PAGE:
There was an odd story doing the rounds this week – apparently, despite the fact that Americans don’t like using them, the US government is pushing ahead with the production of one dollar coins. And because people are refusing to use them, the coins have been piling up at the US Federal Reserve to the point that it’s fast running out of space to store them.
But this isn’t giving anyone the hint to press the STOP button on the minting press so these coins are just going to keep on coming out and out and out until they’re flowing out of the Federal Reserve windows like a jackpot win on a Las Vegas slot machine.
So it would seem that someone needs to do a much better job in convincing Americans that one dollar coins are better than one dollar notes, and as no-one else appears to be doing the job with any success, I’ll give it a go.
The first time we went to America, one of the first things my boyfriend and I did on arrival in Manhattan was go into the oldest, biggest, grandest American bank we could find and each swap one of our tatty green paper dollars for a shiny silver dollar. In reality they were old and a bit worn (like in the Marilyn Monroe song) but to us the dollar coin was the ultimate symbol of America. Several years later and I still have mine (but not the boyfriend), so I’m finding it hard to understand why Americans, having lost them, might not want the coins back.
Here in England, the pound coin replaced the note back in 1983. My friends and I all liked it instantly. It was substantial and solid. We felt richer when our pocket-money was paid in these gold coins and were glad to see the back of all the grubby, sweaty green notes. It also had the psychological effect of making the notes we did get seem much higher in value.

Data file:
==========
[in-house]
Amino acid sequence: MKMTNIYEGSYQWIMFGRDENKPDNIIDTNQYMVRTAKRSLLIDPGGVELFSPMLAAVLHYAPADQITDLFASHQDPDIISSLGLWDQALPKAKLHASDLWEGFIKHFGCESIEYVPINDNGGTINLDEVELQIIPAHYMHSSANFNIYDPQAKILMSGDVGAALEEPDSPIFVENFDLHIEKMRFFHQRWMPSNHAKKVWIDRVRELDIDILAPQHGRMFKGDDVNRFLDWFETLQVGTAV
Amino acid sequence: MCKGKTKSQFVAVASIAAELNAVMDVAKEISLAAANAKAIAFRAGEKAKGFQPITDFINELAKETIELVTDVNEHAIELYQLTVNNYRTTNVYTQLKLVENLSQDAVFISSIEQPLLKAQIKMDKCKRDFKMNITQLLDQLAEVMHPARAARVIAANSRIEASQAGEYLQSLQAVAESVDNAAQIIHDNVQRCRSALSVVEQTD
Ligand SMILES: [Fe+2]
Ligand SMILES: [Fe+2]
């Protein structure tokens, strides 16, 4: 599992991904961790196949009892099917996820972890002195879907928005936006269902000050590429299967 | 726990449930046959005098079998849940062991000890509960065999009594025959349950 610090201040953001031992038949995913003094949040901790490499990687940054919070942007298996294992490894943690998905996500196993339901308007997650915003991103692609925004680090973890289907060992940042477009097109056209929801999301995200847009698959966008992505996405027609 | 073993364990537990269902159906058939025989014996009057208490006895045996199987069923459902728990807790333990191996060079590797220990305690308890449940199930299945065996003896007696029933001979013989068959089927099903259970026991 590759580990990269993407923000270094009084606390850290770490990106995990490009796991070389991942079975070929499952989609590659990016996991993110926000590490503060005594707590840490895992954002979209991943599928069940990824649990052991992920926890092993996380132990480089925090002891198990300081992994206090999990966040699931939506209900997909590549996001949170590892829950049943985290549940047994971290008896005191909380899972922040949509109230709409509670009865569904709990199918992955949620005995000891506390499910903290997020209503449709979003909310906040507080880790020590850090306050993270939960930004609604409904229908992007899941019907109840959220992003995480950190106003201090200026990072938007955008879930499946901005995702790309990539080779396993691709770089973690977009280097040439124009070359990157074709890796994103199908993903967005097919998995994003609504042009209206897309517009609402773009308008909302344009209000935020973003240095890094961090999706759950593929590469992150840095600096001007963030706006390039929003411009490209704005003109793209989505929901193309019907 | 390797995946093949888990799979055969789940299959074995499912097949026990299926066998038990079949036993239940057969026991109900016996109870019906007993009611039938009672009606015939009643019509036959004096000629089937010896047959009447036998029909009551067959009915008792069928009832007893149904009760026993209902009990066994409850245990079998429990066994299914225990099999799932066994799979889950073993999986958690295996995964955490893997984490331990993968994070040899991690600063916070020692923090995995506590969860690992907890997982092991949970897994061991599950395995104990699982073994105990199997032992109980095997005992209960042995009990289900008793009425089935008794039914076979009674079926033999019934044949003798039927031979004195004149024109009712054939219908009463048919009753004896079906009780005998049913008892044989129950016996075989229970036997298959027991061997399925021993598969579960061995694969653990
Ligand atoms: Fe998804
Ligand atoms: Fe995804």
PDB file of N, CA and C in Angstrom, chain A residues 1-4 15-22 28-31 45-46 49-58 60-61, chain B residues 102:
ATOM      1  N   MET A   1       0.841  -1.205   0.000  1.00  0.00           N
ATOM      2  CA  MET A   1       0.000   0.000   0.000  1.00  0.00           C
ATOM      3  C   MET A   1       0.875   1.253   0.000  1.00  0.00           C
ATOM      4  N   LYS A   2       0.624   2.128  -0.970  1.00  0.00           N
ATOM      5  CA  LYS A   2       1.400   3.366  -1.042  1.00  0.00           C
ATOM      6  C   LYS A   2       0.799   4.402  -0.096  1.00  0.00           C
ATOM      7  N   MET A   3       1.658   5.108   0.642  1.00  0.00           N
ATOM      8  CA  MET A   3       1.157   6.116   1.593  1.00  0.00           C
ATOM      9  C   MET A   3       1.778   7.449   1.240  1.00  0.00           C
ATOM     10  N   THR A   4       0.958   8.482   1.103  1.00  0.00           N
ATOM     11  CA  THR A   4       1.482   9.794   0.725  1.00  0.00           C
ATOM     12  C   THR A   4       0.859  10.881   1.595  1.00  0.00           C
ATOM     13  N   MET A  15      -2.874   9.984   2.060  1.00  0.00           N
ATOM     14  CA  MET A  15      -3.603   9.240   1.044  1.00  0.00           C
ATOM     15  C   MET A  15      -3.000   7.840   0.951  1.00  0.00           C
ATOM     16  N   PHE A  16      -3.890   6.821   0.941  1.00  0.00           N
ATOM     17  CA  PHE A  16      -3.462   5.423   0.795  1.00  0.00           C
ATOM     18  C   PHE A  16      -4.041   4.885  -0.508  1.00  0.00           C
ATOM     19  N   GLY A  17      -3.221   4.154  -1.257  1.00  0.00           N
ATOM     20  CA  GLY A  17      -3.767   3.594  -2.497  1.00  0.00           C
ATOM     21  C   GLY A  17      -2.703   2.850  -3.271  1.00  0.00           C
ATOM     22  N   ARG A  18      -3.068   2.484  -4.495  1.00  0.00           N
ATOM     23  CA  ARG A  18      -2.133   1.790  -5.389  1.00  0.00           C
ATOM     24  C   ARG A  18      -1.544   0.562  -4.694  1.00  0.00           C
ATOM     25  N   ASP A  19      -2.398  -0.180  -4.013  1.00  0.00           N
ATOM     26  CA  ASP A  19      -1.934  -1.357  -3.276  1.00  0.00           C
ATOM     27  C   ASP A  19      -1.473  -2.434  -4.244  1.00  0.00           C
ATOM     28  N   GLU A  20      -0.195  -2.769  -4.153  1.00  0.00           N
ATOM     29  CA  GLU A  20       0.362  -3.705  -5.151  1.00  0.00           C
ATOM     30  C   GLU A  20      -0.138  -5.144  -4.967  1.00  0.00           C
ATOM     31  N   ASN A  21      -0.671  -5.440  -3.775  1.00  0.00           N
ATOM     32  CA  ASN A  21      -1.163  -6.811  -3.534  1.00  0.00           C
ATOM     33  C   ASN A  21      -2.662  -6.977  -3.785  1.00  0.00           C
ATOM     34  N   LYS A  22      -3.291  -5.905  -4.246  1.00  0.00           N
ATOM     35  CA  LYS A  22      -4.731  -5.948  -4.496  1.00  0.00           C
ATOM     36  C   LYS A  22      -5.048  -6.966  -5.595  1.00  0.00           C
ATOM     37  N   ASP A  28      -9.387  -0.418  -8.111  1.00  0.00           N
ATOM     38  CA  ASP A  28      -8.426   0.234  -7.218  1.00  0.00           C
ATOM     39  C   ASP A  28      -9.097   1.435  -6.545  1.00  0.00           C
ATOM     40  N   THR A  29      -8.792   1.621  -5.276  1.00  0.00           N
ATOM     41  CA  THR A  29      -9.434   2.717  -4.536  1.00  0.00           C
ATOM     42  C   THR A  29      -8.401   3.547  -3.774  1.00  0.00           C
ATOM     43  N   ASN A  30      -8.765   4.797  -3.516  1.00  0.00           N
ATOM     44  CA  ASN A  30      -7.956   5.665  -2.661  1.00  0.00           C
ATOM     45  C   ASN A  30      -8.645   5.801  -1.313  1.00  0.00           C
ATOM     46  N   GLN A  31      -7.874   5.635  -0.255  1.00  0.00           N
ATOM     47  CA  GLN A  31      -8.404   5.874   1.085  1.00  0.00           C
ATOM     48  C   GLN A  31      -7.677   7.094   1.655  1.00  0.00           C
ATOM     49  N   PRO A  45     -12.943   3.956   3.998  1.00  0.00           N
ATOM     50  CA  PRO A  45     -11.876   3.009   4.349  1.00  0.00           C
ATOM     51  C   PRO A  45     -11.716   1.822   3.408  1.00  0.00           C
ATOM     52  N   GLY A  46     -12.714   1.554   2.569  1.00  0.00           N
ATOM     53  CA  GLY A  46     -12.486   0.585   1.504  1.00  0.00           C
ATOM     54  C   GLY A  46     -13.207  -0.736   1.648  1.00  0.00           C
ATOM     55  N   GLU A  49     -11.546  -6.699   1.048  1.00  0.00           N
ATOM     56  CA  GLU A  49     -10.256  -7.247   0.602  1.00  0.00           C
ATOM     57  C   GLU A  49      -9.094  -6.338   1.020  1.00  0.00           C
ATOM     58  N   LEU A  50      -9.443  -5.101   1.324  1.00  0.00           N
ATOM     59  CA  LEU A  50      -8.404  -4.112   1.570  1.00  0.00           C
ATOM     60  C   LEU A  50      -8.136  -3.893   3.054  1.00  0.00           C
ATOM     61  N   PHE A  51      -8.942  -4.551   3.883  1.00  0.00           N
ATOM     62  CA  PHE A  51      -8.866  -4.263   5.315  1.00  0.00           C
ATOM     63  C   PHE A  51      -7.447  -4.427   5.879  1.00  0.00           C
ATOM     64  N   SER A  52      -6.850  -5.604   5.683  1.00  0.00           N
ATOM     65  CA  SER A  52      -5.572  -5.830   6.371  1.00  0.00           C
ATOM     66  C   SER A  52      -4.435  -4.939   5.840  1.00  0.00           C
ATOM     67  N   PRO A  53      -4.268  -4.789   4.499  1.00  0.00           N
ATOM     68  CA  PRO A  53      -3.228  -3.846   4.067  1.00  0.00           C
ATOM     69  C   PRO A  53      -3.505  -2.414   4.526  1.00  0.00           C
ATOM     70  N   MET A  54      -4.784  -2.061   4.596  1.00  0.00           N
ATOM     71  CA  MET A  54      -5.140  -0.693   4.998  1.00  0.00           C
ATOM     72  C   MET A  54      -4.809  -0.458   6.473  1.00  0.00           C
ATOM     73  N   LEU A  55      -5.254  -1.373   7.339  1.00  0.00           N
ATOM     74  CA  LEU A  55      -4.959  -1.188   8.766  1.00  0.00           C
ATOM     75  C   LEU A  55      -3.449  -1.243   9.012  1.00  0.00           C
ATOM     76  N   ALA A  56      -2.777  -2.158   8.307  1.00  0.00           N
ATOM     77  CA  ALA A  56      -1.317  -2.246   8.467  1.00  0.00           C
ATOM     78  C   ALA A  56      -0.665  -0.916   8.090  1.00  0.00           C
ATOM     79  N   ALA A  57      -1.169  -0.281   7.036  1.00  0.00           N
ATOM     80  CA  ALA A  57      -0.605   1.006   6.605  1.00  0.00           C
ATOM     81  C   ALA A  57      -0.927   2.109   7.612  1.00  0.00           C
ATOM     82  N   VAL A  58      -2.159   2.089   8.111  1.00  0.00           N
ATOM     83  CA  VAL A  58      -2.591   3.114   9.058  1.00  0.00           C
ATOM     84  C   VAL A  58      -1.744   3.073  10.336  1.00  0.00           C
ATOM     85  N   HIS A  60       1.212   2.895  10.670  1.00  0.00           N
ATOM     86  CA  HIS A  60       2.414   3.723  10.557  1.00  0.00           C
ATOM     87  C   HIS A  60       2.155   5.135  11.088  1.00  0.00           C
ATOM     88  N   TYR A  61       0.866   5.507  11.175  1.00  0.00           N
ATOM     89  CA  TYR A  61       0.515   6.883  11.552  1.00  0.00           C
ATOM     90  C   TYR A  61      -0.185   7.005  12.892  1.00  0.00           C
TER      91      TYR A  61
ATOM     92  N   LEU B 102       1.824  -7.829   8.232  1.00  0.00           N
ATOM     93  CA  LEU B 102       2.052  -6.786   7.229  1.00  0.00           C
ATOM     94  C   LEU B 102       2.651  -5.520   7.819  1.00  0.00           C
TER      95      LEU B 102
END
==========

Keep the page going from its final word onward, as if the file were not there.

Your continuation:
[I just read something about Margaret Thatcher saying the pound coin wouldn’t be very popular and that the note would have to stick around too. Maybe that’s why we liked the coin so much – anything to prove that evil old bat wrong.]
I suppose one complaint might be that coins are heavier than notes, but then you rarely have more than four in your pocket – any more and you just swap them for a fiver (a note).
In contrast there are lots of advantages. You can use them in vending machines and put them as deposits in shopping trolleys. They make a great noise when you throw them in charity collection buckets and you never get given one that’s still clammy with the sweat of the person who held it before you. Best of all, when you lose one, there’s always a chance that it will remain lost for hundreds or thousands of years and that you will have played a vital part in a future historic find. You don’t get that with a note.
So, good people of America, if I still haven’t convinced you to start using these dollar coins, I suggest you read the article below – particularly the bit about it being ‘the law’ that these coins continue to be manufactured regardless of whether you want them or not.
You might as well start using them because one way or another, you’re paying for them.